The newspaper notes that Abu Zubaydah, who was not known to have studied art, painted himself with a fetus-bound bag and chain bound to a rod in the dungeon to limit his movement, and the former Deputy Prosecutor, Guy Baby, said in an 18-page memo, on the date of 1 August 2002 to give the CIA approval to use similar methods: “By watching Abu Zubaydah in captivity, you indicated that he was very flexible in spite of his wound,” and he indicated in that memo that permission was given based on the CIA’s assertion that “these conditions are not Designed to cause pain associated with sprains of the body.

An image drawn by Abu Zubaydah, a prisoner at Guantánamo Bay, shows how the C.I.A. applied an approved torture technique called “cramped confinement.”Credit...Abu Zubaydah, Courtesy Mark P. Denbeaux
Abu Zubaydah, Courtesy Mark P. Denbeaux

Hit the head on the wall

The report notes that this drawing came out of Guantanamo after Abu Zubaydah’s portrayal of the investigator’s face, which was covered in a black square, was covered. The picture shows the jailer wrapped a towel on his neck, while he was hitting his head on a wood plank fixed on a concrete wall.

An image drawn by Abu Zubaydah, a prisoner at Guantánamo Bay, shows how the C.I.A. applied an approved torture technique called “cramped confinement.”Credit...Abu Zubaydah, Courtesy Mark P. Denbeaux
Abu Zubaydah, Courtesy Mark P. Denbeaux

And the writer quotes him as saying about that experience: “He kept hitting my head against the wall,” describing the experiment as having lost sight “for a few moments”, and with every stroke he was laying on the floor, and being dragged with a towel on which he wrapped a plastic tape, “which caused a bleeding in my neck Then he receives a slap in the face.

The Big Prison Fund

In this photo, Abu Zubaydah appears shaved, naked, and bound so that he cannot stand, and according to his account, he was sitting in a pail supposed to be using a bathroom, and he said: “I found myself in total darkness … and the only place I could sit on the pail Because the place was very narrow. “

An image drawn by Abu Zubaydah, a prisoner at Guantánamo Bay, shows how the C.I.A. applied an approved torture technique called “cramped confinement.”Credit...Abu Zubaydah, Courtesy Mark P. Denbeaux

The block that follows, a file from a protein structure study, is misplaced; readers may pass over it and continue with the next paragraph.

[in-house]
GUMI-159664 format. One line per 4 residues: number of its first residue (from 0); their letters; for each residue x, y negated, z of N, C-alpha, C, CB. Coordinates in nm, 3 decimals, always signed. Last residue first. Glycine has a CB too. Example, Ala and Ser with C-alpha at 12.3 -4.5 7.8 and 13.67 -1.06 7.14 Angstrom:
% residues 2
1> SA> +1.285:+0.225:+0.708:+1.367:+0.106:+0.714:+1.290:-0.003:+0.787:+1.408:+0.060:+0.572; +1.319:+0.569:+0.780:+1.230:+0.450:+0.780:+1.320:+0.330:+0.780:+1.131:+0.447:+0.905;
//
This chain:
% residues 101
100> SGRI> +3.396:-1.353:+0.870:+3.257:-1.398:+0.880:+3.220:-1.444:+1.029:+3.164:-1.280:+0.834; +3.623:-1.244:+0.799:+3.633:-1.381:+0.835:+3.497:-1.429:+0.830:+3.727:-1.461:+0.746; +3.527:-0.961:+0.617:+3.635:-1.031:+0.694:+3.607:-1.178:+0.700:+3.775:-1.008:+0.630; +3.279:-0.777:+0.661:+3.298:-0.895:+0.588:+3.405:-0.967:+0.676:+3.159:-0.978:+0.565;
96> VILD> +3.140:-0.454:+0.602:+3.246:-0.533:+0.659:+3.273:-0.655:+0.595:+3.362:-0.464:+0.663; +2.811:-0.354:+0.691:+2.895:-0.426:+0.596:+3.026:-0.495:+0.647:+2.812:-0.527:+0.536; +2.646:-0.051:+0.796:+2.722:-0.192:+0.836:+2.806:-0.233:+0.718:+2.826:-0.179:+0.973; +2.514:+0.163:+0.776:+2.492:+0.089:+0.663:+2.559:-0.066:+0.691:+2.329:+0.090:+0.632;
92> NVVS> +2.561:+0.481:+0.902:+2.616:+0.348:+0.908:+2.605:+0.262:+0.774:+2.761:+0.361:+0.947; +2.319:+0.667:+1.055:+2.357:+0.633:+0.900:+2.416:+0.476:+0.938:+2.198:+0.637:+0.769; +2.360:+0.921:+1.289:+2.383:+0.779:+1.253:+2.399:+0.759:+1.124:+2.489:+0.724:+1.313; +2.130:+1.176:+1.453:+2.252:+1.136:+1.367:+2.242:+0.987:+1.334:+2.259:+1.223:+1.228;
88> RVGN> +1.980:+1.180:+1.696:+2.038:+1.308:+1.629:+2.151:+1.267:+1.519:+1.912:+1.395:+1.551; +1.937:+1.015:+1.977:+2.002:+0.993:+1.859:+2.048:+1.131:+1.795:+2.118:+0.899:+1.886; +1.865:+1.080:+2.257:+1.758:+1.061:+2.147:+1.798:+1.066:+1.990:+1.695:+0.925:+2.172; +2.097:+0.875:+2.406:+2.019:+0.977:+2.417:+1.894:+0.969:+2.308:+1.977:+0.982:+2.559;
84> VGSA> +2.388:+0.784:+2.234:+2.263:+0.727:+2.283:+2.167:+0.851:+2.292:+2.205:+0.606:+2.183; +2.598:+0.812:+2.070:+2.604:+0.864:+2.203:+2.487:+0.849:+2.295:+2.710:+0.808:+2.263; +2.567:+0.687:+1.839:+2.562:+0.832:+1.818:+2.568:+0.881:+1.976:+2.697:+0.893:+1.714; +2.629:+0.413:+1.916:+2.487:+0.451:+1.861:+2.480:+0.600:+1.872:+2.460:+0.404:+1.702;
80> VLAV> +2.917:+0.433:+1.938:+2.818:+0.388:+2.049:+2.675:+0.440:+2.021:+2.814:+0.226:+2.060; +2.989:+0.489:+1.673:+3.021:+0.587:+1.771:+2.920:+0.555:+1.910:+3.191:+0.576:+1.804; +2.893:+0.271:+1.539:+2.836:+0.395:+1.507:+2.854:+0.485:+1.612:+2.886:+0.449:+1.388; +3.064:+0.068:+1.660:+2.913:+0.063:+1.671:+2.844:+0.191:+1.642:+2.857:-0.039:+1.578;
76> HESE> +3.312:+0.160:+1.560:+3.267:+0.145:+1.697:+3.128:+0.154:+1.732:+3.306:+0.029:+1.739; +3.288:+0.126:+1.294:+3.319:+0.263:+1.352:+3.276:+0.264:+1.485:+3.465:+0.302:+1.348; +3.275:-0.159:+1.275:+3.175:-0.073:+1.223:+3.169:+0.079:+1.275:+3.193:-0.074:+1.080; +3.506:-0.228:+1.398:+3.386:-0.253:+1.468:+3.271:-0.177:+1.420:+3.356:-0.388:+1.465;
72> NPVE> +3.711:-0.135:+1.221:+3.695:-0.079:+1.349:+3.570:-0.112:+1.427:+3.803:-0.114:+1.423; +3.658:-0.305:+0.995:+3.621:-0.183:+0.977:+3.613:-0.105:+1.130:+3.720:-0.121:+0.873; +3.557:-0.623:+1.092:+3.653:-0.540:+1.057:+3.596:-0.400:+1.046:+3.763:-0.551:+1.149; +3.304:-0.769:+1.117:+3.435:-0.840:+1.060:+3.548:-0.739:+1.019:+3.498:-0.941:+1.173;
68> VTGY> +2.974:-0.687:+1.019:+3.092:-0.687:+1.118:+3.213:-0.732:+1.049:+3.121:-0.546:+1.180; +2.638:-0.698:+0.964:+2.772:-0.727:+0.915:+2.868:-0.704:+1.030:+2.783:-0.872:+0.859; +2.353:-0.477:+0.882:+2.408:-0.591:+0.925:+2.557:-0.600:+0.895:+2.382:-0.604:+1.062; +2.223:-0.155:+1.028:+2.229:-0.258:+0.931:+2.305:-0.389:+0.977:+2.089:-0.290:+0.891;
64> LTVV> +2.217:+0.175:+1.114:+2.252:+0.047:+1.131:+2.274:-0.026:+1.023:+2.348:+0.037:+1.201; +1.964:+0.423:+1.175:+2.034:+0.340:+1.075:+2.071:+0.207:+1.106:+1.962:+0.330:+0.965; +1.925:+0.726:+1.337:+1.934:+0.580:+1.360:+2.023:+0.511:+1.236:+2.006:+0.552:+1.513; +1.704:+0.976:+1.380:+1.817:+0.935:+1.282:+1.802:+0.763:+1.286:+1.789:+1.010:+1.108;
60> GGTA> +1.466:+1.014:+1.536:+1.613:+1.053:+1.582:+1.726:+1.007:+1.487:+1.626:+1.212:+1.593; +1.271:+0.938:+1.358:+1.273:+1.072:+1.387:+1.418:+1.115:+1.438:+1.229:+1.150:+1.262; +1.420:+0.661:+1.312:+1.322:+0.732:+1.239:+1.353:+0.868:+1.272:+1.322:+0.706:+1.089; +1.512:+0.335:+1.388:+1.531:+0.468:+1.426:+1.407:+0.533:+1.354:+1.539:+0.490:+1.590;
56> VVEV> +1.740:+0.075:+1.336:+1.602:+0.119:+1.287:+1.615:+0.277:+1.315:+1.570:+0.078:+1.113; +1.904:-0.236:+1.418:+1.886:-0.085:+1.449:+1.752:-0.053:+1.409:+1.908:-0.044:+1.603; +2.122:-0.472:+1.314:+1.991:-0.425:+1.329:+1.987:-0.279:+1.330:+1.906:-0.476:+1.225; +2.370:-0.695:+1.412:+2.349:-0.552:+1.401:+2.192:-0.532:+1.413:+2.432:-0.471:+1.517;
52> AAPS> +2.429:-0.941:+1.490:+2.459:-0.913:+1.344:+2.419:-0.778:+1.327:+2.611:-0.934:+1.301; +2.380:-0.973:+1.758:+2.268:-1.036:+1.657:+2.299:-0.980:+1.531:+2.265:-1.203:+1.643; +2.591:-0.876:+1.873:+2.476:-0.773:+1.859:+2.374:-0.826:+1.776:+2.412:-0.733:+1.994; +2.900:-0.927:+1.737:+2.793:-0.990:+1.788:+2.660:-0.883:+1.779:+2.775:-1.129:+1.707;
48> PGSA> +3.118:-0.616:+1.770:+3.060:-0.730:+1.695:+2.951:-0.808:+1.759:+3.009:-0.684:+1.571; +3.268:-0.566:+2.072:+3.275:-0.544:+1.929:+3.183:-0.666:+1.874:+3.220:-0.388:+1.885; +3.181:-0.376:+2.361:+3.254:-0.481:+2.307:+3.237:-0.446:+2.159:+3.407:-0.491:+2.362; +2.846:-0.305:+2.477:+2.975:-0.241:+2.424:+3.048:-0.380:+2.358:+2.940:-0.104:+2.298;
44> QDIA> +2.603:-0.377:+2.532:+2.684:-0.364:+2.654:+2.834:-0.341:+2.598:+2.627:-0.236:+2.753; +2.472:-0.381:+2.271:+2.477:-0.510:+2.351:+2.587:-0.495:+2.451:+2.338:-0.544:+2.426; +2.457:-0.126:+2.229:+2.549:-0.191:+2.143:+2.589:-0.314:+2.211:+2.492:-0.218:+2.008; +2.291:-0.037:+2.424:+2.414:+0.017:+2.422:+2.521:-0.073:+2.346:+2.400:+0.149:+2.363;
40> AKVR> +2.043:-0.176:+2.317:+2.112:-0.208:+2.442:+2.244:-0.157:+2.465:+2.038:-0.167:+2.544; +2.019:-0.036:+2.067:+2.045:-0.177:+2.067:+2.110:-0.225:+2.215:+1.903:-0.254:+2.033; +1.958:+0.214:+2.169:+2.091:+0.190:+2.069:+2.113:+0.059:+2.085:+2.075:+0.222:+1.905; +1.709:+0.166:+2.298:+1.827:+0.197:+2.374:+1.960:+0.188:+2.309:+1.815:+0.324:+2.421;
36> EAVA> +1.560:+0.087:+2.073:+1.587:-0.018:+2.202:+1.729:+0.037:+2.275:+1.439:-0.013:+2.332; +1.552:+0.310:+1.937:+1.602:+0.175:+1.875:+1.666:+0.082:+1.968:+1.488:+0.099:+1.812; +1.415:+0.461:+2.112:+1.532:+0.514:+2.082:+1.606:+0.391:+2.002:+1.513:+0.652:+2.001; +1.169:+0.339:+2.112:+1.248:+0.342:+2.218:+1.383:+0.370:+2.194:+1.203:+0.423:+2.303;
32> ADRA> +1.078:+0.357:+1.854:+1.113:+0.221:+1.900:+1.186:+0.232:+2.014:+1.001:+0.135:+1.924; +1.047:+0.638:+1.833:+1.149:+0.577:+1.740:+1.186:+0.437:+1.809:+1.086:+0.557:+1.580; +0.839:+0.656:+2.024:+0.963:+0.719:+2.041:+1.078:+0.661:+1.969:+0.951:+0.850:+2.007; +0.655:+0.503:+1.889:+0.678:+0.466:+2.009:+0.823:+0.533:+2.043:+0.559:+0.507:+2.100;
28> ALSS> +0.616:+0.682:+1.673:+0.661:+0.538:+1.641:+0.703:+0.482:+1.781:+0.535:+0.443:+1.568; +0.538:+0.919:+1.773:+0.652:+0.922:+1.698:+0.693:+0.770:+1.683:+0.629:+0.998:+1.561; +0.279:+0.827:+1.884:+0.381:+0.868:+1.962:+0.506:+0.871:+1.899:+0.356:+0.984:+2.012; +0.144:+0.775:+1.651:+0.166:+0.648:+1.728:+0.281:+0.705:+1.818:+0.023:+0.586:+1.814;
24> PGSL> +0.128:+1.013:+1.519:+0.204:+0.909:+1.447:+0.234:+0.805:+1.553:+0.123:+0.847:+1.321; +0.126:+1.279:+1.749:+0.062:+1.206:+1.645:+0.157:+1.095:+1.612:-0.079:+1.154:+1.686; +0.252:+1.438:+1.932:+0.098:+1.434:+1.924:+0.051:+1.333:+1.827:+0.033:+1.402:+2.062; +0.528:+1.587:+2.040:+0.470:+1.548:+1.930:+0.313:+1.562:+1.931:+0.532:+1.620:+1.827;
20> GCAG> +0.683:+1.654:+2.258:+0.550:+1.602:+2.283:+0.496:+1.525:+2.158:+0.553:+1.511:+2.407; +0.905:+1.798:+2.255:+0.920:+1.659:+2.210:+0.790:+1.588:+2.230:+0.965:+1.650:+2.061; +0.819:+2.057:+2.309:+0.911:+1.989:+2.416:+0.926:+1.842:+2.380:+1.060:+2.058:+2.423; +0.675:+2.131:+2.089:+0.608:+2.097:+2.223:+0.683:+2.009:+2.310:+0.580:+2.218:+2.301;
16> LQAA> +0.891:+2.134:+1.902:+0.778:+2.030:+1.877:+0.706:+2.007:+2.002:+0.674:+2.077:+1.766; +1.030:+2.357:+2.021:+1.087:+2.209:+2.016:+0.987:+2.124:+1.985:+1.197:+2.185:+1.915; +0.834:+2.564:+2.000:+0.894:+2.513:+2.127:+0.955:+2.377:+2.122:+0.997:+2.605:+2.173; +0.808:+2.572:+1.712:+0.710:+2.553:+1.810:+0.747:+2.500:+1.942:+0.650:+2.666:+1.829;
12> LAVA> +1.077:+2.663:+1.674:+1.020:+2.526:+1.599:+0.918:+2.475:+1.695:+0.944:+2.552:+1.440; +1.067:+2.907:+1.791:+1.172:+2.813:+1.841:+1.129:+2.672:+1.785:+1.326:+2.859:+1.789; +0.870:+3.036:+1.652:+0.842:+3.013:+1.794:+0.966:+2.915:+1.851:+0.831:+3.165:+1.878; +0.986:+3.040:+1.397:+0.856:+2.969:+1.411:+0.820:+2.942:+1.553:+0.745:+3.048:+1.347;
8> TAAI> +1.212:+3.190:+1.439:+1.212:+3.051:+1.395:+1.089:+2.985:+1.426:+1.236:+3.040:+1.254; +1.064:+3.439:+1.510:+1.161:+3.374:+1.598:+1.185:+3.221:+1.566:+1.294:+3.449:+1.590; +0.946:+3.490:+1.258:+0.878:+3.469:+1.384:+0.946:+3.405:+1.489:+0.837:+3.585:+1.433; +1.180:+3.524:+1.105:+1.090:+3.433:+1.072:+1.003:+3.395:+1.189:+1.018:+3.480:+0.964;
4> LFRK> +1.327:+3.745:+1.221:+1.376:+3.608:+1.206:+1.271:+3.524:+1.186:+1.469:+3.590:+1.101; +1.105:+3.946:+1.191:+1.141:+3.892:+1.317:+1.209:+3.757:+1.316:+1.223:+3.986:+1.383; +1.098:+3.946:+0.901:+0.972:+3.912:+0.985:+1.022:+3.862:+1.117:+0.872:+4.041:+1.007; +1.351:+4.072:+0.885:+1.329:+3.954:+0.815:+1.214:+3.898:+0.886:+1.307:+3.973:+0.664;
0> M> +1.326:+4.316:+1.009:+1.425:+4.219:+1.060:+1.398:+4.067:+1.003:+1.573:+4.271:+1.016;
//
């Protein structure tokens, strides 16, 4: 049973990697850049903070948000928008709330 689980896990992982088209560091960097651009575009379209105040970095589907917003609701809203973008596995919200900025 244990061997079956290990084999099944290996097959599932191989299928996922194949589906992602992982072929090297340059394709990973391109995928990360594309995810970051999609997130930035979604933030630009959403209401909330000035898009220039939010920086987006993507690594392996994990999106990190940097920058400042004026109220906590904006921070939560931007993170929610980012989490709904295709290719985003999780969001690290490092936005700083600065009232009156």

Abu Zubaydah, Courtesy Mark P. Denbeaux

According to the report, Abu Zubaydah describes in his account how he was confined to a “large wooden box that looked like a coffin.” For the first time he saw him, the guards put him upright, and a man in black clothes and a military jacket said to him: “From now on, this will be your home.” He pointed out that Abu Zubaydah drew himself with both eyes, and an early image of him appears in Guantanamo, wearing a hood over an eye after an injured eye was removed.

Small prison box

Rosenberg says the small box is like a box on display in the Spy Museum, which children crawl inside during their visit, noting that in his novel published in the Seton Hall University report, Abu Zubaydah describes the time he spent in what he calls the “dog box” as “very painful” .

And the newspaper quotes Abu Zubaydah, saying: “Once they closed me inside the box I tried my best to stand up, but to no avail because the box is too short, I tried to take the situation of the latecomer, but to no avail because it is very narrow”, and it was linked to the fetus position as he describes ” For long hours, “which caused him muscle spasms, and said:” The pain was great, which made me scream without awareness. “

Sleep deprivation

The report states that Abu Zubaydah remembers that the wardens used the “horizontal sleep deprivation” method by restricting it horizontally to the ground in a painful position that does not allow them to sleep, and the CIA justified the sleep deprivation by saying that it “focuses the detainee’s mind on his current situation instead of his ideological goals”, In endorsing this method in August 2002, Pepe said that the agency said it would not deprive Abu Zubaydah of sleep “for more than 11 days at a time”.

The graphic illustrations show the various forms of torture Abu Zubaydah said he experienced at a US black site in Thailand.
The graphic illustrations show the various forms of torture Abu Zubaydah said he experienced at a US black site in Thailand.

And the author notes that Abu Zubaydah states in the study of Seton Hall University, that he was deprived of sleep “perhaps for two or three weeks or even more”.

“The New York Times” concludes its report by referring to his saying: “I felt it was forever, to the point that I found myself wary despite the guards throwing water on me.” In this picture, the prisoner paints himself in light clothes.